Gift cards get more popular with American shoppers every year. According to CEB TowerGroup, there will be $110 billion in gift card purchases by the end of 2012, a 10% increase over last year.
And on the other side of the gift equation, people are more than happy to receive them in their stockings: A consumer survey by the National Retail Federation declared gift cards to be the most-desired gift this holiday season, with 60% of respondents saying they'd like to get one.
The tricky bit is making sure you get your friends and family gift cards to stores where they'll actually want to shop. After all, the whole point of getting a gift card instead of giving cash is to make you appear thoughtful, which backfires if your choice of card reveals your total ignorance of their shopping habits and interests.
So which type of gift card is your best bet?
1. Go Big or Go Home
GiftCardGranny, a site that allows consumers to buy and sell gift cards, analyzed thousands of gift card alerts set up by its users to determine which retailers' cards were most in-demand. Walmart (WMT) took the top spot, narrowly edging out Target (TGT). Amazon (AMZN) ran a close third.
What these three retailers have in common is their size and selection: Walmart and Target are everywhere, Amazon is ubiquitous online, and each offers a wide selection of products in nearly every conceivable category. If you don't know your nephew well enough to know his favorite store, get him a gift card to one of these three retailers and it won't matter if he's into sports, music, video games or clothes -- he'll probably be able to find something he's looking for.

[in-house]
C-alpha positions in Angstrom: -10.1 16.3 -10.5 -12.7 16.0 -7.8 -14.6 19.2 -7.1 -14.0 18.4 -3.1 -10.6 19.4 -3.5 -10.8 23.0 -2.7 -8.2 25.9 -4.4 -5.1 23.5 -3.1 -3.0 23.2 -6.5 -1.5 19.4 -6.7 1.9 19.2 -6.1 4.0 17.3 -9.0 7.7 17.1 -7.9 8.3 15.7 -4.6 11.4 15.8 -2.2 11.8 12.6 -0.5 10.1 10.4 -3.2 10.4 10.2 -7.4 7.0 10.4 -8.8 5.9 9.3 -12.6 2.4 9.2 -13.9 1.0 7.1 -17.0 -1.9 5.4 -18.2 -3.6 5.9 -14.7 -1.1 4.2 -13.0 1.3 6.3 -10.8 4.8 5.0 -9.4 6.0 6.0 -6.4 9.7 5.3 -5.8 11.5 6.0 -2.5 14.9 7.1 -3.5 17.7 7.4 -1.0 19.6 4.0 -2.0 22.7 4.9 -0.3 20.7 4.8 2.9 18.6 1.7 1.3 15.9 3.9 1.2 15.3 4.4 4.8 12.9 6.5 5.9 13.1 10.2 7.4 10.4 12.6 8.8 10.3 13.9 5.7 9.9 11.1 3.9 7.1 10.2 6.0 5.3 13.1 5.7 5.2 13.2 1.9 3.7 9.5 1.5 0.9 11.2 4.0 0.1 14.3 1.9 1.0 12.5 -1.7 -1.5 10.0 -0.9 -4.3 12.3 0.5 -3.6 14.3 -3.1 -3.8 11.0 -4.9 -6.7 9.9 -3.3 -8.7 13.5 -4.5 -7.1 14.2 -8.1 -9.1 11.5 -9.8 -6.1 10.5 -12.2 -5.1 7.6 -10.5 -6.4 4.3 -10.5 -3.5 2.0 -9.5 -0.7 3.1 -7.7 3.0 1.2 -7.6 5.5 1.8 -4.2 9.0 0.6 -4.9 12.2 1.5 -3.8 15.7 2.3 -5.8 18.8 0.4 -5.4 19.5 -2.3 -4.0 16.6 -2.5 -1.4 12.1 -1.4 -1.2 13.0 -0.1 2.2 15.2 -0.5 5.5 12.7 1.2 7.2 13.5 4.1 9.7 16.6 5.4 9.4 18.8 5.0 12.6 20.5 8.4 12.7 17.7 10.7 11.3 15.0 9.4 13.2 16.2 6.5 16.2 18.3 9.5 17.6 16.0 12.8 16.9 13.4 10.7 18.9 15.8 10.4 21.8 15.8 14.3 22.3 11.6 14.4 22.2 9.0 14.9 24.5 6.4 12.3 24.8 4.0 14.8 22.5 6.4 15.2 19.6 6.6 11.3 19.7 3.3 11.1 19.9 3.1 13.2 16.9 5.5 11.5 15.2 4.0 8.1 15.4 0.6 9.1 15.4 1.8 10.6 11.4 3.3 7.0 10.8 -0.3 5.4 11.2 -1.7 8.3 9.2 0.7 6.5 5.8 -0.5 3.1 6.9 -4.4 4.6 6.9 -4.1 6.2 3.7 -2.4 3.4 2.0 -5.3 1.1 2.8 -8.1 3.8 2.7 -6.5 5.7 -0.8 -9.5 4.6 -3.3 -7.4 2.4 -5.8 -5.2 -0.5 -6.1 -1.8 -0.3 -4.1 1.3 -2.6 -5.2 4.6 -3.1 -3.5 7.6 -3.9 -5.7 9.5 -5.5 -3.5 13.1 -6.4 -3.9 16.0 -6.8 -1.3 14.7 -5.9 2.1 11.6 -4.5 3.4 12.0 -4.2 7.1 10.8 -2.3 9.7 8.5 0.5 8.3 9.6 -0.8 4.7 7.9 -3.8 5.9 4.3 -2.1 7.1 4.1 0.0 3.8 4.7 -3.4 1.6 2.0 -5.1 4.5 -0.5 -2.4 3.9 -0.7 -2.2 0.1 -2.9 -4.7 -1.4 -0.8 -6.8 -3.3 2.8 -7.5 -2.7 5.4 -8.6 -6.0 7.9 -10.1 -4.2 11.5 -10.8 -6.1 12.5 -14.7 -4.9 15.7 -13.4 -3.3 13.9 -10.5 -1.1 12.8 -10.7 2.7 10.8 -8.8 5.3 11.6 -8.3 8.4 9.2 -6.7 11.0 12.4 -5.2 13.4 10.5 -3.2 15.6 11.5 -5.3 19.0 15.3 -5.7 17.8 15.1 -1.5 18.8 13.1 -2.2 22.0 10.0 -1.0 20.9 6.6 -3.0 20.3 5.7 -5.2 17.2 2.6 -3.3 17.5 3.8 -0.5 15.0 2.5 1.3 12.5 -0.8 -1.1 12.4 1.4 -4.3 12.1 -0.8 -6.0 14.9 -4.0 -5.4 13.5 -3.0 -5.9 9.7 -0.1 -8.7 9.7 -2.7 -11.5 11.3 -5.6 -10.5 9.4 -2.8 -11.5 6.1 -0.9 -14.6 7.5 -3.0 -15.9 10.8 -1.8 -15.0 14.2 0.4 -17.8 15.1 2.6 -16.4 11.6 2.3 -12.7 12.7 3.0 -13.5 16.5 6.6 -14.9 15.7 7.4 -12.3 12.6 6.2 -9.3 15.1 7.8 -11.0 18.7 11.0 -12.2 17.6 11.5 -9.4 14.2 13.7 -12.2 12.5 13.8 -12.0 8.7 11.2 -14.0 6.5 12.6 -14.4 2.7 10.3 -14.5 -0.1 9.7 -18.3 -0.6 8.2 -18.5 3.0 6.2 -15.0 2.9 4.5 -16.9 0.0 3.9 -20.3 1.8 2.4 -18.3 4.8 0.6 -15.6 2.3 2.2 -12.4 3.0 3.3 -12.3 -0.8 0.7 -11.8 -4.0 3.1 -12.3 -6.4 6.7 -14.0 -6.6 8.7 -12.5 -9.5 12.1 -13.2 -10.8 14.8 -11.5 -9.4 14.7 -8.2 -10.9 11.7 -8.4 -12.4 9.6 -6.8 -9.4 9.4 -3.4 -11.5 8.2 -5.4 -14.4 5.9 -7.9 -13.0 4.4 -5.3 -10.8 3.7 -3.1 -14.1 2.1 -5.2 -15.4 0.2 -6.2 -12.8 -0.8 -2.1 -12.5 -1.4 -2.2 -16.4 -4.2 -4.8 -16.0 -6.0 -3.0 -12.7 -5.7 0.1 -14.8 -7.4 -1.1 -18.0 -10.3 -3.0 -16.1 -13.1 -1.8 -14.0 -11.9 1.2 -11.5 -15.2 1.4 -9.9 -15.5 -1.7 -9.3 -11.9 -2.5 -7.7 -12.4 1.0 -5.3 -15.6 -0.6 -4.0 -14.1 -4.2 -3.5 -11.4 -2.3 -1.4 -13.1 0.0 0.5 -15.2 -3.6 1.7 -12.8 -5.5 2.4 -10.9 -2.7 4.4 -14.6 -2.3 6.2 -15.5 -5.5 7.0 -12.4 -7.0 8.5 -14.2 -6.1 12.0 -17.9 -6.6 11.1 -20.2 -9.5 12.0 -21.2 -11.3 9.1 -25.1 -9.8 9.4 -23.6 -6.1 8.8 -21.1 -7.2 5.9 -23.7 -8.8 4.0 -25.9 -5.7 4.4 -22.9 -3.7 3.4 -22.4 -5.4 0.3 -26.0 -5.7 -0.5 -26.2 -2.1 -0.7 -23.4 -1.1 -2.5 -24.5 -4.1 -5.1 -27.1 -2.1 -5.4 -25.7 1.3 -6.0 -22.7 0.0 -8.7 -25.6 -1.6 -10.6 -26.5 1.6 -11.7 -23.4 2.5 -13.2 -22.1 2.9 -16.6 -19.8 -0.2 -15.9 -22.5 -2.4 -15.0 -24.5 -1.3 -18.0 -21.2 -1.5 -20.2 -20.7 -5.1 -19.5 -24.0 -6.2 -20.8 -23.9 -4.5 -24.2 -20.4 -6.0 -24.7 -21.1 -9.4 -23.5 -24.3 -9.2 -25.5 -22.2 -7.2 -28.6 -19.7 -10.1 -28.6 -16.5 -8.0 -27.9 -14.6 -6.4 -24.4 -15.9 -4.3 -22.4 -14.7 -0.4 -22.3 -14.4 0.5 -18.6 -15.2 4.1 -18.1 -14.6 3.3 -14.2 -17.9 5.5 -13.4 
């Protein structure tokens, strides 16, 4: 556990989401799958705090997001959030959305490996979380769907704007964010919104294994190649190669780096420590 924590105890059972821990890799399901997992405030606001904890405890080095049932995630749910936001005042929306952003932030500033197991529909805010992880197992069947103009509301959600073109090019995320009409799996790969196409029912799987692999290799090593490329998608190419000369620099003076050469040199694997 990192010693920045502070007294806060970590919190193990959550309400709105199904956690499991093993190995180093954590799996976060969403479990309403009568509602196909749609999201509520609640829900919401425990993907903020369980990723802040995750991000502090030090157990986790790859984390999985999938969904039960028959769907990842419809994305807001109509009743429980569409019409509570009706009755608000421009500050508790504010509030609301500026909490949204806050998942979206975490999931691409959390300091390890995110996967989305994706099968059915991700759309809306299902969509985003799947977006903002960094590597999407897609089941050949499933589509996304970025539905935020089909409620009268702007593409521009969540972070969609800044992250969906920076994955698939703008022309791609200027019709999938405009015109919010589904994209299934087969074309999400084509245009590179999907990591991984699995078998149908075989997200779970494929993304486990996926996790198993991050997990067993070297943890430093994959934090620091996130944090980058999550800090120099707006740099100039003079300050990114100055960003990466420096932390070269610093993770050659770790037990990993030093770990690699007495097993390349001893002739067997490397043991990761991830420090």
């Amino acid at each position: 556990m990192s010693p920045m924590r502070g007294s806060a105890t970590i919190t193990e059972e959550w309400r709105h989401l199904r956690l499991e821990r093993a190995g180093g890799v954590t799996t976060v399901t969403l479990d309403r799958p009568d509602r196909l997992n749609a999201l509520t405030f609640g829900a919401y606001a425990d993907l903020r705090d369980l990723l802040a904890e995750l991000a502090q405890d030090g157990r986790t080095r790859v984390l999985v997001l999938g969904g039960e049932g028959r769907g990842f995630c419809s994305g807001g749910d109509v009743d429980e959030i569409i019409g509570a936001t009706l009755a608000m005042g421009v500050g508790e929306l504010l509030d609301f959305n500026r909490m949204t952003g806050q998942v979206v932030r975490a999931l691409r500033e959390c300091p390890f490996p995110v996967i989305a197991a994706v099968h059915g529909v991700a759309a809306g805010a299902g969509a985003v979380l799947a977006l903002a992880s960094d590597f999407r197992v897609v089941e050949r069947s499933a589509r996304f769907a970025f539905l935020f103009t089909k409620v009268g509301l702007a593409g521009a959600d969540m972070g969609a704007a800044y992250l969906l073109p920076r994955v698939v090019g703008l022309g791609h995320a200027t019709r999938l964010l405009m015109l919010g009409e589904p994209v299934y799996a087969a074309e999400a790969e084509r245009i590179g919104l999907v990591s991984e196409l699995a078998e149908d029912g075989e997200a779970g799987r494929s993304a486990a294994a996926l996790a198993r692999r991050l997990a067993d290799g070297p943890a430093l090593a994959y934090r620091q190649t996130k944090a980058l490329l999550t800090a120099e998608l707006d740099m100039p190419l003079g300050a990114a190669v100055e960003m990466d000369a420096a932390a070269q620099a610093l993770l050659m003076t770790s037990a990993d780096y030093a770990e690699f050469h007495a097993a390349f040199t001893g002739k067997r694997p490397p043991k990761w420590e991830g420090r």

And with GiftCardGranny and similar sites creating an open resale market for gift cards, we can see further evidence that the big, all-purpose retailers are most popular. At exchange site PlasticJungle, Walmart gift cards sell for just 2.5% off their face value; by contrast, Barnes and Noble cards can be had for 18% off. Likewise, CardCash.com has discounts of only a few percentage points on gift cards from big department stores like Sears and Macy's, while gift cards for specialty apparel retailer Children's Place can be had for 13% off face value.
Plastic Jungle CEO Margaret Mackenzie wouldn't say which cards people are most likely to try to unload after the holidays, but she did confirm that the going rate s are indicative of the demand for each type of card.
"It's based on supply and demand of our product, and cards that move very quickly sell for more," she says. "The types of things that people are really interested in buying are everyday-spend [cards] -- gas cards, travel cards and big-box store cards. The places where we spend all the time, those are the brands that are really going to fly."
2. Make it Special
If a gift card to a megastore like Walmart doesn't seem personal enough, we also have a bit of data on which specialty shops are most popular. In that GiftCardGranny analysis, hardware store giants Home Depot (HD) and Lowe's (LOW) ranked fifth and sixth, respectively, making them solid choice for the handyman or handywoman in your life. If your recipient is looking for home goods, Bed Bath and Beyond (BBBY) ranks 16th. And Subway and Starbucks (SBUX) are popular choices for food and beverage gift cards.